With its original use of colour, it’s easy to see why this Sydney home was a finalist in the 2018 Dulux Colour Awards. Featuring Dulux ‘Jiping’ (a gorgeous chalky grey green) throughout, this house is located in Manly and is home to a retired couple, their visiting family and many grandchildren. Bang on trend, we recently profiled the latest Dulux colour trend and the greyish green tone championed within.
“The Dulux colour ‘Jiping’ was used throughout the whole of the house. I was looking for a dark colour to be used as a block colour in the hallway to the old house and also in the new kitchen and dining space,” says the home’s architect Emma Mitchell who recently designed a light-filled rear extension for the original late 1800’s home.
“The colour is a dark green colour and went well with our blue-green palette. The dark colour in combination with a white ceiling and walls above the picture rail height worked to enliven a dark hallway space and also make the new living at the end of the passage jump with vibrancy and natural light,” says Emma.
The home’s new extension features a bathroom, laundry and bright kitchen and dining space that is connected to the back garden area.
“I was working with a late 1800 period house and I wanted the new spaces to have feelings equal to the scale and craftmanship to that of the old part of the house,” says Emma. And it certainly does with the beautiful cabinetry and tongue and groove wood panelling that features on the kitchen cupboard fronts, walls and ceiling.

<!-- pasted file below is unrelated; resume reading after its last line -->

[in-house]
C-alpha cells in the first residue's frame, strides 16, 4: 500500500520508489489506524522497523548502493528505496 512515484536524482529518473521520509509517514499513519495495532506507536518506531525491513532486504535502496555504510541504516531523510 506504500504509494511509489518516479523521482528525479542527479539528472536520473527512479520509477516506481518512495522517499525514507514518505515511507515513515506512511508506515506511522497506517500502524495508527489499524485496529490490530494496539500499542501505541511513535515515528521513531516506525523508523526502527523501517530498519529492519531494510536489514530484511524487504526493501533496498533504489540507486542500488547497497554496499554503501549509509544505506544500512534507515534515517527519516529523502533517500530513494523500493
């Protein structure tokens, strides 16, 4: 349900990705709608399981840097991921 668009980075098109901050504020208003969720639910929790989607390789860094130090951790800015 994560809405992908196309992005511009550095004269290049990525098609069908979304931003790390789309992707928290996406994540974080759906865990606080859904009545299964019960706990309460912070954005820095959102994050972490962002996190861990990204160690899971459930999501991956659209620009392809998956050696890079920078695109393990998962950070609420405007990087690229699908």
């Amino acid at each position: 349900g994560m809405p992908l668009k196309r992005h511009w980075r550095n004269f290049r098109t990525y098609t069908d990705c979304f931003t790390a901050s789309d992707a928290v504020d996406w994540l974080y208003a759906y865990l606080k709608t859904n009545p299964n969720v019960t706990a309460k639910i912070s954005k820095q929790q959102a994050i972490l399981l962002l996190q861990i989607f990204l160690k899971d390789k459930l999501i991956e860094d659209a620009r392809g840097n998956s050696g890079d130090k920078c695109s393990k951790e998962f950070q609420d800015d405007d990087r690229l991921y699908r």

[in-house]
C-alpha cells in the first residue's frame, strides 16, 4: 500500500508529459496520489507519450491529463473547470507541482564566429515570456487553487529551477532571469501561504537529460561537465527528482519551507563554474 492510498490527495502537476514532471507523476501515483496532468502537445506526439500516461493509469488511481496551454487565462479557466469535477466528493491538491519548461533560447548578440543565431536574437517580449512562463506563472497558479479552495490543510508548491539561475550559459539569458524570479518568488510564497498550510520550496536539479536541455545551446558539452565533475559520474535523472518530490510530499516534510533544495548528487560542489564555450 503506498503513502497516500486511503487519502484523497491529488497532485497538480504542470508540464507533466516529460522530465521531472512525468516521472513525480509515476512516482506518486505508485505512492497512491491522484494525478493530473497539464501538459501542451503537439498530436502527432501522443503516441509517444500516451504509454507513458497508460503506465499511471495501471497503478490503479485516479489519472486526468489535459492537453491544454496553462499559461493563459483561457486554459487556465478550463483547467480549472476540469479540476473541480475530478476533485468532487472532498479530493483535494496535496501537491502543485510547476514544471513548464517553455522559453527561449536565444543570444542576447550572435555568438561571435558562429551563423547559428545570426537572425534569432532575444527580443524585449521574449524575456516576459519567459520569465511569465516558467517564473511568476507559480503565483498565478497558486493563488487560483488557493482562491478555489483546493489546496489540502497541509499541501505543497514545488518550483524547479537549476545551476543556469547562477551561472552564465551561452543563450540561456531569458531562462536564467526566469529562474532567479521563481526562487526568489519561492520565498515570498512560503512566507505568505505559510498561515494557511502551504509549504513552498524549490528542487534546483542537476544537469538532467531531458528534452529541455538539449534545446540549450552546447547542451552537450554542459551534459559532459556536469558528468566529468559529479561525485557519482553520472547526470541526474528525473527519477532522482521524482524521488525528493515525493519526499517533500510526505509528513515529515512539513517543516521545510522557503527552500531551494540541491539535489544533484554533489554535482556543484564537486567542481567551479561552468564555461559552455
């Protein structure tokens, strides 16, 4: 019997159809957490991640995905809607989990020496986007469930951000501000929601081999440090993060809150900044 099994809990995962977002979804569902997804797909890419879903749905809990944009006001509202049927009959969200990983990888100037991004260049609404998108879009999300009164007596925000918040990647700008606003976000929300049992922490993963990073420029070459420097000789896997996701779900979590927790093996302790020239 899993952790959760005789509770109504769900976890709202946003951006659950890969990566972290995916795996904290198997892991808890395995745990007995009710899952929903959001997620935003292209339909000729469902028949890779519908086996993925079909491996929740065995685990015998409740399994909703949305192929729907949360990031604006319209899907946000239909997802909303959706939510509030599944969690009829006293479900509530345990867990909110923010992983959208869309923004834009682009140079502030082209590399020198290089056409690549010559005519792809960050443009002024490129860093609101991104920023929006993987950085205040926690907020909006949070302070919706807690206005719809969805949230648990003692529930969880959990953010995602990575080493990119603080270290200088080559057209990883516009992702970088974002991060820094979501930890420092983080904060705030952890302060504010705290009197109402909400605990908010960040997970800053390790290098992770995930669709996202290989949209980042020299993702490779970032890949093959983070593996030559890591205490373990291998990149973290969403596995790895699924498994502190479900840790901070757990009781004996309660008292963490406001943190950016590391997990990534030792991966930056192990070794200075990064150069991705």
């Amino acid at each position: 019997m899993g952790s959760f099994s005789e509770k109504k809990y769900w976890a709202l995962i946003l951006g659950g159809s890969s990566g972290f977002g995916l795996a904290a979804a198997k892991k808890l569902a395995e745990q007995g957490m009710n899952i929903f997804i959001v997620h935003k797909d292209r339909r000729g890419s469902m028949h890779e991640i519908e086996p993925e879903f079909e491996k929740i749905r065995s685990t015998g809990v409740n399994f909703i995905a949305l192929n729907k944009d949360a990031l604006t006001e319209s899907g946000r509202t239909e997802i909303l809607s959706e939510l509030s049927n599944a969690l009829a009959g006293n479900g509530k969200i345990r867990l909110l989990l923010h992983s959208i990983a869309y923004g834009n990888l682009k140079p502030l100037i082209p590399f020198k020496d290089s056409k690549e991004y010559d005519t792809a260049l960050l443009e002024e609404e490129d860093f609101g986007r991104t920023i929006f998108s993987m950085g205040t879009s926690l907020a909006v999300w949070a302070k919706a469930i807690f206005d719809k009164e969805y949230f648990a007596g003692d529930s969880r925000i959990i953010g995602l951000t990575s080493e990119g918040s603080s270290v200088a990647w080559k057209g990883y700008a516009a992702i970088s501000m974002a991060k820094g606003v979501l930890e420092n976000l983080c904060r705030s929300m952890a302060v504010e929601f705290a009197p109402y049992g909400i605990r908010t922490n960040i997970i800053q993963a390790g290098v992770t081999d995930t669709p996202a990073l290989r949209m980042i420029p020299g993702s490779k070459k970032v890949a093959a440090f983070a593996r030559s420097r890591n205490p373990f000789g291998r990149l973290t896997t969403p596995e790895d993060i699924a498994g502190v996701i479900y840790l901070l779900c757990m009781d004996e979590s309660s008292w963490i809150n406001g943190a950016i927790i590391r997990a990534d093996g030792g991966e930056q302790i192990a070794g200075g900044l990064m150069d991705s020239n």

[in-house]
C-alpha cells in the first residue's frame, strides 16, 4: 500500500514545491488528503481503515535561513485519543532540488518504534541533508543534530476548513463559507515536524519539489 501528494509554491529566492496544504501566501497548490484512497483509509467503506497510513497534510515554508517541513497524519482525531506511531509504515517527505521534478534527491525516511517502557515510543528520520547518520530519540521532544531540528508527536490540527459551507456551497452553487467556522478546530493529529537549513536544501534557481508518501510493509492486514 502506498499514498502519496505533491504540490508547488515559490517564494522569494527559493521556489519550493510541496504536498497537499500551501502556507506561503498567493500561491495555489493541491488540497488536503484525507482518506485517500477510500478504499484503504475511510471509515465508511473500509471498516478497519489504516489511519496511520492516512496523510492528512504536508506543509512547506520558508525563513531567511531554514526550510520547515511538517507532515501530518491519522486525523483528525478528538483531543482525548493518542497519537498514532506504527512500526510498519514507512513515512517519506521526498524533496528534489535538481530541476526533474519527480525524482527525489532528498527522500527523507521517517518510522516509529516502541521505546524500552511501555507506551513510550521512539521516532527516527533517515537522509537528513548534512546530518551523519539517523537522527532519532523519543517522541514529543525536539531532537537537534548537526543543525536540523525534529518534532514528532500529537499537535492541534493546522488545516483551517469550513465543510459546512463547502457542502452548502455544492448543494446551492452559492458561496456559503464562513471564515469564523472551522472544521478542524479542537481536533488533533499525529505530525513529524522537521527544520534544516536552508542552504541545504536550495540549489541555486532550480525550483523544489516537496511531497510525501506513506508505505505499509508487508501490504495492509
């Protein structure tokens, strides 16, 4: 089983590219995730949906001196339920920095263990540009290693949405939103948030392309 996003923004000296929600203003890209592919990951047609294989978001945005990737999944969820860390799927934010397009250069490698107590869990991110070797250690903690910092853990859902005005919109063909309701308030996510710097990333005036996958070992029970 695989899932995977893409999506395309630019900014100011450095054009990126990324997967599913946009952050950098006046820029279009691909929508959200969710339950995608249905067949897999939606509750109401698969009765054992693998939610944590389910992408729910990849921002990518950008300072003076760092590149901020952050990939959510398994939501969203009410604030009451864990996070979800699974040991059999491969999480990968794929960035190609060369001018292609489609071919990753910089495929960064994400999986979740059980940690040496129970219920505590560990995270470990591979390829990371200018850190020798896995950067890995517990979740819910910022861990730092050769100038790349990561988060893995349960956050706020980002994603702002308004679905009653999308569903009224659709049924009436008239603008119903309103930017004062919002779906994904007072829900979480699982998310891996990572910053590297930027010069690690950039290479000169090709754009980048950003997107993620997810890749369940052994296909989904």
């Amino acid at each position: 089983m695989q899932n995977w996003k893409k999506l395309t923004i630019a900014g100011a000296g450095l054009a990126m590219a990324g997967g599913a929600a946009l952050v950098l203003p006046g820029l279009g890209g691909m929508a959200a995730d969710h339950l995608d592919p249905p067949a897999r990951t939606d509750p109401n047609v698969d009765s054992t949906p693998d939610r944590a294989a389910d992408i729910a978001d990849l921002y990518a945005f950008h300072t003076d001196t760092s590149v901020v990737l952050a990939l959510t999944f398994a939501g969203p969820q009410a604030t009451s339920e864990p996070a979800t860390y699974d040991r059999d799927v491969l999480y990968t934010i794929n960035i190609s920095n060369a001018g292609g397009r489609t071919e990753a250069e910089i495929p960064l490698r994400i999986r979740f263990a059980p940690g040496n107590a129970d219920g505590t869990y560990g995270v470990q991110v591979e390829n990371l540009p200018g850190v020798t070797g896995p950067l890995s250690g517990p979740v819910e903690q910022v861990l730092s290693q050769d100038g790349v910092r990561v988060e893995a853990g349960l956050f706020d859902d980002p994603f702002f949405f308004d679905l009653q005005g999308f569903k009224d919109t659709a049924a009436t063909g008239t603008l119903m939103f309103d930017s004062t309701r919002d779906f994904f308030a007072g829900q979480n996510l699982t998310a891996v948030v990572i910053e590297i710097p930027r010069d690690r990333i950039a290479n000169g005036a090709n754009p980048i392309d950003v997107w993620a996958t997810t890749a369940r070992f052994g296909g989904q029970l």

Capturing the natural light was one of the most important parts of the project and it was achieved using a coffered ceiling and a series of external blades that were painted in Dulux ‘Endless’ – a bright grassy green that features inside the house too.
“Fixed external blades were positioned to screen the internal spaces from overlooking and at the same time direct north light into the new living areas. The screens were designed with thoughts of creating a sense of tree canopy and filtered light. Bright colour on the exterior face of the blades is viewed indirectly on the interior when the colour is reflected onto the interior faces of the blades,” says Emma.
As for her favourite part of the home, Emma cites the blades and the extension’s coffered ceiling. “The coffered ceiling around the perimeter of the new space gives the new space a sense of scale equal to that of the old house,” says Emma.
Photography: Simon Whitbread
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